Dentures do take some getting use to. They can be cumbersome initially. You may have to get reacclimated to eating and speaking again, especially if you have been compensating in one area of your mouth due to discomfort or missing teeth. Other challenges include distinguishing between hot and cold food and drinks. You might even bite on bone without being aware.
Early on, your dentist will probably schedule frequent visits to check your dentures, making sure the fit is appropriate and to discuss any challenges you are having. The dentures may need to be replaced, repaired, or adjusted. If you find them moving too much in your mouth, you should consider an adhesive. In any case, your dentist is an ally ready and willing to help however possible.
Since this is an apparatus that comes in an out of your mouth daily, proper cleaning, use, and storage is essential. Try to avoid foods that cause stains, swollen gums, or bad breath. Use specific denture-care products for cleaning and clean your dentures daily. Do not sleep in your dentures. Take them out at night and keep them in a denture-cleaning liquid or water.
The type of dentures that are best for you will depend on your needs, your oral health, and your lifestyle. Common options include:
Complete (Full) Dentures
Complete dentures are usually considered the option of last resort. Your dentist will likely recommend other restoration and treatment options before going this route. Complete dentures can lead to speech impediments, including lisps, because they are so hard to get used to. There is a think material that covers the palate and effectively changes the contours of the inside of your month. If your bones shrink over time, your dentures will not shrink with them. They stay the same size which may change how they fit. Only dental implants preserve the bone.
However, some patients’ oral health has deteriorated to the point, where full dentures are in fact the best and only choice. In the end, they will restore the look and shape of your natural teeth, and help you get back to eating and chewing normally.
Removable Partial Dentures
Removable partial dentures (RPD’s) are artificial teeth rooted to a plastic base custom build to match the color of your gums. They are often recommended for people with only a few teeth missing, but who may not be candidates for a dental bridge.
Like complete dentures, RPD’s restore your mouth and teeth’s function and feel and look like your natural teeth. They too must be cleaned regularly and taken special care of. While they are built on a cast metal framework, they can still be fragile and easily damaged.
Fixed Partial Dentures
Fixed partial dentures (FPD’s) also go by the name “implant-supported bridges.” Existing teeth on either side of a gap are used as anchors or abutments. For patients who don’t want the hassle or responsibility of removable dentures, they are a good option. FPD’s are recommended for patients missing teeth consecutively in a row.
Since FPD’s require two implants and are not removable, to qualify you will need healthy teeth on both side of the device. They are stronger than removable dentures but carry some risk as abutting teeth are more at risk for decay.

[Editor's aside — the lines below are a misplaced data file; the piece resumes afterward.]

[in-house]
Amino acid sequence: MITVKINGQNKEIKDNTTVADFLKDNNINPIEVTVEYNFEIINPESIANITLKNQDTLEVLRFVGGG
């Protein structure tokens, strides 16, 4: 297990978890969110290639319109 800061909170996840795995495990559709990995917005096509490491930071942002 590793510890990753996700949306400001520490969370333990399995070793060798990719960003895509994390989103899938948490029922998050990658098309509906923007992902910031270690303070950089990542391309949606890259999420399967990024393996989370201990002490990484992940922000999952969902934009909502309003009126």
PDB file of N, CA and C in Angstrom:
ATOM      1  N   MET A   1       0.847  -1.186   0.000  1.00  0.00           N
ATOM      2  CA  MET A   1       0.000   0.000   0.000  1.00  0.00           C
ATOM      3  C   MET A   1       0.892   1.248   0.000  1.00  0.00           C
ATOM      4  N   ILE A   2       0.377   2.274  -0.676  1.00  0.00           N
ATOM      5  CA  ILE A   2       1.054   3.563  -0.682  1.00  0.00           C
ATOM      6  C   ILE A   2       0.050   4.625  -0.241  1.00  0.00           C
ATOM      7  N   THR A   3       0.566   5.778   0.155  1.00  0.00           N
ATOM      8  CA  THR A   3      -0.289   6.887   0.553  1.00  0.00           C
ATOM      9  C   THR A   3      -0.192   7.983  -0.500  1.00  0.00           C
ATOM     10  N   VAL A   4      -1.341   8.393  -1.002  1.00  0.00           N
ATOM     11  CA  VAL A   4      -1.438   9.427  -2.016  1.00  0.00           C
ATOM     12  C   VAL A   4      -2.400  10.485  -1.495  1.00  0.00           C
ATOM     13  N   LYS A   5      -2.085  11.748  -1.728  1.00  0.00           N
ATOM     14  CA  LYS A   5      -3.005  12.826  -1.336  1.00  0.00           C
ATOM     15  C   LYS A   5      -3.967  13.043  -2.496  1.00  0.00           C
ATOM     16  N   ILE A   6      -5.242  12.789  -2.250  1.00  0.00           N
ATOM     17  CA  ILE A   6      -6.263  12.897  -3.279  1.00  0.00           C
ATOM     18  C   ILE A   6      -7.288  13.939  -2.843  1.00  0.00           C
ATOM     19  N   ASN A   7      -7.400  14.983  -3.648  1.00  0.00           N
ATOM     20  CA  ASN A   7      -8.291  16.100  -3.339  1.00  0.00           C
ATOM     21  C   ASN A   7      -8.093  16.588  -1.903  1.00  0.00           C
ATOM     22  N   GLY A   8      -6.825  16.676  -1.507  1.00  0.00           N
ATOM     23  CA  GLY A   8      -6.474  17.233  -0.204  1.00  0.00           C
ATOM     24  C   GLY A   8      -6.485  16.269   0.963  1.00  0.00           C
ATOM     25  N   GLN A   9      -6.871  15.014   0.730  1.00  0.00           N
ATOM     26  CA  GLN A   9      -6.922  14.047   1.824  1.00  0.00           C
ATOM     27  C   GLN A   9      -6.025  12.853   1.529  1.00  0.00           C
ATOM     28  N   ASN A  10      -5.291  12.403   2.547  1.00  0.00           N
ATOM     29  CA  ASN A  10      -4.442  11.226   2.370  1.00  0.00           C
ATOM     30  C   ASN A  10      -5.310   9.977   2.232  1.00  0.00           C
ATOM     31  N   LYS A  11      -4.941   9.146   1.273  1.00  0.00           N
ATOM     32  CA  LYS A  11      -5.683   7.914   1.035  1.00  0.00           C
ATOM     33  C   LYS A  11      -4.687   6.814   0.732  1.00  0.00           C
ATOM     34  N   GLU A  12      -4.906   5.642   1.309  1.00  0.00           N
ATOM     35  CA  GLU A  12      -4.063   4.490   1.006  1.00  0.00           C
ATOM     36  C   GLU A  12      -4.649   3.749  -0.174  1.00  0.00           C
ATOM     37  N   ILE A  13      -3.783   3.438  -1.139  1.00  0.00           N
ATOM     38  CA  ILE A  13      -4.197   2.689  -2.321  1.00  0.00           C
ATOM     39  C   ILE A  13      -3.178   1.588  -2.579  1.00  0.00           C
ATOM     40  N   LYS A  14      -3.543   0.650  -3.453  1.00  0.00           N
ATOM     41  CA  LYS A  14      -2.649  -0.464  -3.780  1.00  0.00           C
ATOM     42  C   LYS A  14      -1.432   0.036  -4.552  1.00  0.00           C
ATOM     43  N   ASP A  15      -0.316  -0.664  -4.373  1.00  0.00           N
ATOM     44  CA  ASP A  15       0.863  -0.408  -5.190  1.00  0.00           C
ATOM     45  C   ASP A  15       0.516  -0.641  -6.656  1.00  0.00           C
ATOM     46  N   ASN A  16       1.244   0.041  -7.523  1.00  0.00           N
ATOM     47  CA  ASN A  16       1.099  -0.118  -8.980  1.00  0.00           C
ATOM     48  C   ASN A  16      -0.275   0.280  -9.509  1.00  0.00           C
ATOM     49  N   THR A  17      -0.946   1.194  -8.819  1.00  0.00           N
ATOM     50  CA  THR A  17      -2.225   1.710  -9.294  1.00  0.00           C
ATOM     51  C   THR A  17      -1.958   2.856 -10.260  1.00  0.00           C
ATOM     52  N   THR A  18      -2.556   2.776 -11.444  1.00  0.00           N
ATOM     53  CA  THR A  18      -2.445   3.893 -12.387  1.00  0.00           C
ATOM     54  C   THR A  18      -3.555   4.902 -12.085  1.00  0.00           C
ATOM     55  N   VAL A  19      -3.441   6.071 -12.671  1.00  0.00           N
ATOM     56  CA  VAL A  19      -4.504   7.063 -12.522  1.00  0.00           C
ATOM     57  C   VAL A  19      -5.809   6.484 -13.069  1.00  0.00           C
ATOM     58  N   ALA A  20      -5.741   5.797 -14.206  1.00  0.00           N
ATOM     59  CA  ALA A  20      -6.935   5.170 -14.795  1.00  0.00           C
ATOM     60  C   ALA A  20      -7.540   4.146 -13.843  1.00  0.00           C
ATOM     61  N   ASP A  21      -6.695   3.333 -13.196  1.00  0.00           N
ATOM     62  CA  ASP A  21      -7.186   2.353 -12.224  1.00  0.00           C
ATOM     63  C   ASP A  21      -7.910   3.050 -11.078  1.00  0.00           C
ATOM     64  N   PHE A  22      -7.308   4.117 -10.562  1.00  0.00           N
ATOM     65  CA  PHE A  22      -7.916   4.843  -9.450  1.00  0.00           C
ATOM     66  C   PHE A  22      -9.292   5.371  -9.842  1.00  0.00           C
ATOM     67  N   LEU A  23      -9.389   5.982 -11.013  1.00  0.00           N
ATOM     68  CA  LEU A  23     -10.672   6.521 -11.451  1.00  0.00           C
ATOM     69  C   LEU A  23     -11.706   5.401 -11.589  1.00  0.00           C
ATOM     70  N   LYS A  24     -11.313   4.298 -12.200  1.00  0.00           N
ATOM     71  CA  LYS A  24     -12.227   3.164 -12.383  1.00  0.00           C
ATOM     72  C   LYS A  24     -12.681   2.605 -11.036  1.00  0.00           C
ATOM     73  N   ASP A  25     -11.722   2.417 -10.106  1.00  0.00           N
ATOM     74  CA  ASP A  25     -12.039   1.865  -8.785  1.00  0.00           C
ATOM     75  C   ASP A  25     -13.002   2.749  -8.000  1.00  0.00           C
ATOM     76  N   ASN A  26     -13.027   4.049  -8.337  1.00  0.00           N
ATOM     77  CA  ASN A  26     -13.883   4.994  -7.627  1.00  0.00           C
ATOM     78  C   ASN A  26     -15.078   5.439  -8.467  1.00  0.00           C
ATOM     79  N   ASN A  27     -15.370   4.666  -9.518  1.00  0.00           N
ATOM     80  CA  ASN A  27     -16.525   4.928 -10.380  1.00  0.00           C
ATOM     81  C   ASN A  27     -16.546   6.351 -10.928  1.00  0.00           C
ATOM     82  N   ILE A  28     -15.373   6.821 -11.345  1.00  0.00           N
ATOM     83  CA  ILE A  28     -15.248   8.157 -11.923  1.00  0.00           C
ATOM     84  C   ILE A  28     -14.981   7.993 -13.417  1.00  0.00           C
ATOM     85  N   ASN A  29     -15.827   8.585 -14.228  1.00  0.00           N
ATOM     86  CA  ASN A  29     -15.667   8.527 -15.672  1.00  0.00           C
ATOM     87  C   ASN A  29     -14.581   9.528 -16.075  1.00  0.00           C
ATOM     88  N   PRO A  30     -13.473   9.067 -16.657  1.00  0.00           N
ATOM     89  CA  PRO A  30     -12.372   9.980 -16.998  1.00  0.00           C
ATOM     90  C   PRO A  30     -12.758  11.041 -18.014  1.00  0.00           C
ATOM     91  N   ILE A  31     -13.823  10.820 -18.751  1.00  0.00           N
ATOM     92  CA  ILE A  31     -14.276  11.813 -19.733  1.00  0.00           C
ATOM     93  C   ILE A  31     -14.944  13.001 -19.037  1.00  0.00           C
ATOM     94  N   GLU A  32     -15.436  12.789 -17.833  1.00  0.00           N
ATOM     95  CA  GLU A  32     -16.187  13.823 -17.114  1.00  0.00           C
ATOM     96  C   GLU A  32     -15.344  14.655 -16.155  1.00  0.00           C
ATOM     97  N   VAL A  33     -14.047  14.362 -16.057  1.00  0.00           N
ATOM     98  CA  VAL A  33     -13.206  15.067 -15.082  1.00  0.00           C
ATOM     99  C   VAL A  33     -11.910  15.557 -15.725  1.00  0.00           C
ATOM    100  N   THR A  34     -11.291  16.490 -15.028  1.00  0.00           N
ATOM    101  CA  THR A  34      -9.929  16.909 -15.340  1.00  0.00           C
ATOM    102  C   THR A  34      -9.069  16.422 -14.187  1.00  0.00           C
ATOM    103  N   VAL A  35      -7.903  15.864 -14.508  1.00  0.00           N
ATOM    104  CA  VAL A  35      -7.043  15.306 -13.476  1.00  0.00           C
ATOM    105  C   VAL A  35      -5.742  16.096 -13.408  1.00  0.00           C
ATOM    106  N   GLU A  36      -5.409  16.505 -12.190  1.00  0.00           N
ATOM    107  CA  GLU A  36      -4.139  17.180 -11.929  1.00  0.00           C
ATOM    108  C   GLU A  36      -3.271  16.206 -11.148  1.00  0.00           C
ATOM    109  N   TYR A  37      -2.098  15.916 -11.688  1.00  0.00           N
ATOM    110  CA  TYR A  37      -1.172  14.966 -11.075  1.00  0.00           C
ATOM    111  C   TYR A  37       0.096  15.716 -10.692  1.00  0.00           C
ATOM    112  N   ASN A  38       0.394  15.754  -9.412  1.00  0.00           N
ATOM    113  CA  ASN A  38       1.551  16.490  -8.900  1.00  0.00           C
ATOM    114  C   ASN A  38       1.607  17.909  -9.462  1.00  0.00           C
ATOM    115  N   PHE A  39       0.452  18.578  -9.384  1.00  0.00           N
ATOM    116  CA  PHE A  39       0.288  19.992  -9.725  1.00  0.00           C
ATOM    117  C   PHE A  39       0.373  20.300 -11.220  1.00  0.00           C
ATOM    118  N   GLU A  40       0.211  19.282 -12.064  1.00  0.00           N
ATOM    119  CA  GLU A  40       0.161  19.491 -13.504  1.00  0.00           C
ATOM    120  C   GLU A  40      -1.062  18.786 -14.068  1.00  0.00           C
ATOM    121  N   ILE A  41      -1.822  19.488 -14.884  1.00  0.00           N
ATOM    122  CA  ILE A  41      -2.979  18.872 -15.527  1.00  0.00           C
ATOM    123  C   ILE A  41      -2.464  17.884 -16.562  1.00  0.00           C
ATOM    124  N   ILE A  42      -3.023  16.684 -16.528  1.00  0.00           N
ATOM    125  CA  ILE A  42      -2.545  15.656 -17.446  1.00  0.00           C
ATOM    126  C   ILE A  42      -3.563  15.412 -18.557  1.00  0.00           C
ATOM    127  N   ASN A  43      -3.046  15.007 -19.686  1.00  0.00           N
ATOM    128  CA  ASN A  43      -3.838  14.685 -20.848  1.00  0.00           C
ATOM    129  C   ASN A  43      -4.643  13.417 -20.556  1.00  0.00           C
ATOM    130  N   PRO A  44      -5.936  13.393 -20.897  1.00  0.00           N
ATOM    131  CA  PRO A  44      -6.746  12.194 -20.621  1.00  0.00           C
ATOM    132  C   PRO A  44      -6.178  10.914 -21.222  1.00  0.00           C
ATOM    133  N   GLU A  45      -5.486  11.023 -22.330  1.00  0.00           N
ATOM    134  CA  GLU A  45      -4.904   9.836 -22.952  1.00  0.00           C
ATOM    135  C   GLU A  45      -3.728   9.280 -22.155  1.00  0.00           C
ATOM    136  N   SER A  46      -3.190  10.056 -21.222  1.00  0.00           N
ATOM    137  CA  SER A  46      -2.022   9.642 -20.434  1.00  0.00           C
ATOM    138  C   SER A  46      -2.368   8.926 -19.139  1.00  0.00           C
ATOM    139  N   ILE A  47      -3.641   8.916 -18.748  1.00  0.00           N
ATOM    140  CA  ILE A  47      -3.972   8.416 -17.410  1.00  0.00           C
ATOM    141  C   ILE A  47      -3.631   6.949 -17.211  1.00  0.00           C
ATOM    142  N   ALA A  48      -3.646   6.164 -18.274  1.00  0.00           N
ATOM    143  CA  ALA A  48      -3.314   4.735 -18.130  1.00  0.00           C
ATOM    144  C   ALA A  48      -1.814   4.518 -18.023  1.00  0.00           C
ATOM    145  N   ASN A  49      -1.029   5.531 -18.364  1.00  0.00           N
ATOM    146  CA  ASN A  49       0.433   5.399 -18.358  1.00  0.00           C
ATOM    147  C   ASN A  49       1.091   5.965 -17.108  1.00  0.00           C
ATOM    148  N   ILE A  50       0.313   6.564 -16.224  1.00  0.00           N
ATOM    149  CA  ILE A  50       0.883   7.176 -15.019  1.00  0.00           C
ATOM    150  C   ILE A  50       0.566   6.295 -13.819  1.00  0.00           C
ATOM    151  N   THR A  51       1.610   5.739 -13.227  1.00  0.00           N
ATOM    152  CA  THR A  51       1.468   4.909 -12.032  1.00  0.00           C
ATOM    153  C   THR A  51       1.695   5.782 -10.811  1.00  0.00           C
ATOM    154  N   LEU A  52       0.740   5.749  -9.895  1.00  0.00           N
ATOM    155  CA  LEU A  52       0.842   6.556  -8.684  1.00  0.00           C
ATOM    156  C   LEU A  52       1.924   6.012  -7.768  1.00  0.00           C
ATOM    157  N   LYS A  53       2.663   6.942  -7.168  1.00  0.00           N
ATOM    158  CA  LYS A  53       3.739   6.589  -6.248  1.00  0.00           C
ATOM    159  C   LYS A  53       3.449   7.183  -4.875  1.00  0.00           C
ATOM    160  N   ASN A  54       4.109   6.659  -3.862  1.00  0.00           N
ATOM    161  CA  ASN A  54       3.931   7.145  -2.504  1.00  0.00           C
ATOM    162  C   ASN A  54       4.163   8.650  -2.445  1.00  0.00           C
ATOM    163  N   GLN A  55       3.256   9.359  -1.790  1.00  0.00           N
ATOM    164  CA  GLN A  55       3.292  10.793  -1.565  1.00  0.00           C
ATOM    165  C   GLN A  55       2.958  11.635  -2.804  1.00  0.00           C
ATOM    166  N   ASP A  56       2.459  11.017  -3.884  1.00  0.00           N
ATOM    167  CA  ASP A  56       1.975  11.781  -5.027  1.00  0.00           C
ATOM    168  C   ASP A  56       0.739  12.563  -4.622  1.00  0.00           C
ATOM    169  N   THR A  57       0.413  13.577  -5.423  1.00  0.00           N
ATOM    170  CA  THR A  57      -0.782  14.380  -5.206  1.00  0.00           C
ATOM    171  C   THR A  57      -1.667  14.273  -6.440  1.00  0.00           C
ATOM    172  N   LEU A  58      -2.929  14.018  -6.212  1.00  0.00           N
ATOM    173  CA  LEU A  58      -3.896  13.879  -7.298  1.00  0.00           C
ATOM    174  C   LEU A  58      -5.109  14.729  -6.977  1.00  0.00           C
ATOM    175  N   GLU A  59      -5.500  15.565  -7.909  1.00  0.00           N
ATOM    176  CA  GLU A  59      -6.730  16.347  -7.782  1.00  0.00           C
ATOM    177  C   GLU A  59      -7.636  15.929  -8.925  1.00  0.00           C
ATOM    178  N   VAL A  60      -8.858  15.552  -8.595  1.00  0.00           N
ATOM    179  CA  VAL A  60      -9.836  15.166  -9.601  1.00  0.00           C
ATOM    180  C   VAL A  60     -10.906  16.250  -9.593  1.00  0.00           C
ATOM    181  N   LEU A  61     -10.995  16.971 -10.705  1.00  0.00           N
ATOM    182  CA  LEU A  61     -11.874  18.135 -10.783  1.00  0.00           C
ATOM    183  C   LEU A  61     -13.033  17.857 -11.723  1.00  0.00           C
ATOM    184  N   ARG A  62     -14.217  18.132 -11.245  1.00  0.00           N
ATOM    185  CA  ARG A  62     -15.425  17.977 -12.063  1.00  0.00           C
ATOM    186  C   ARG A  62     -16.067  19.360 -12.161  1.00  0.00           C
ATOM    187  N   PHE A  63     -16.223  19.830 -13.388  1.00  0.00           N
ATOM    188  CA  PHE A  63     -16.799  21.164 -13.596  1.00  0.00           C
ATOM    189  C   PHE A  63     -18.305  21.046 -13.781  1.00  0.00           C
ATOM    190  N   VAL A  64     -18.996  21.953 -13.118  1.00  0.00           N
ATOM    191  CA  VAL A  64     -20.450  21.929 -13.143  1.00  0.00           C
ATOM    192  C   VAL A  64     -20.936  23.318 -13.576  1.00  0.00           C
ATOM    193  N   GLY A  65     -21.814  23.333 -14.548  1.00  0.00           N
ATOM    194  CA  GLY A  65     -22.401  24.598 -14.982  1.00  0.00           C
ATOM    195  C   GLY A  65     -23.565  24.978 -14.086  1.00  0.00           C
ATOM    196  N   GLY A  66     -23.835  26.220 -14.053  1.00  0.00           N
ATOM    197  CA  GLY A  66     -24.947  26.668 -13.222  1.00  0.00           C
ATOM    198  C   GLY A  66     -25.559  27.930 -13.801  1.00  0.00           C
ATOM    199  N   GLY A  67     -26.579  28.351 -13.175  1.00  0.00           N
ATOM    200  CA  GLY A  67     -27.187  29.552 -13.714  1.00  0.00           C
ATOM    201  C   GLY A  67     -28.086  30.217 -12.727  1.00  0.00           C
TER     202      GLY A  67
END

Implant Retained Dentures
Implant retained dentures, or overdentures, are not permanently attached to any implant. They snap into your mouth, latching on to abutments. For patients who suffer from bone loss and need more stability, this can be a good option. This type of dentures can support an entire set of teeth and are more durable than other types of dentures. Patients are able to improve chewing and other mouth functions. They require daily maintenance and cleaning, however, and should be removed at night.
For patients who have teeth extracted and need dentures the same day, immediate dentures are a good option. These are temporary though. Immediate dentures are not custom fit and intended to be a short-term fix. Six to eight weeks after one’s teeth are extracted, the patient’s jaw has usually had time to heal enough for a more permanent solution to be installed.
Frequently Asked Questions about Dentures Anderson, Indiana [IN]: We Offer Dentures & Partials
Can I get dentures?
If you have suffered with significant teeth loss, you may be a candidate for dentures. Your overall oral health will be the deciding factor, not your age. Many people with dentures are over age 65, however, younger people may need them too, especially women over 40.
Patients must have healthy jawbones and gum tissue for dentures to work correctly. If you bone or tissue is not healthy enough to support dentures, those issues will need to resolved first.
How do I clean my dentures?
Cleaning your dentures is not altogether different from brushing your teeth. You just have to take them out first! Gently brush them with a soft brush, holding them over a sink with a washcloth. Do not touch them the surface any more than necessary and be careful, as dropping them can cause significant damage, including chips and breaks. After brushing, put them into a denture-cleaning liquid overnight. Before reinserting them, brush them again.
How much do dentures cost?
Dental insurance typically only covers about half of the total cost of dentures. Final cost will depend on the type of denture created for you and what benefits your insurance in fact offers. Our office will work with your insurance company to verify coverage and maximize benefits.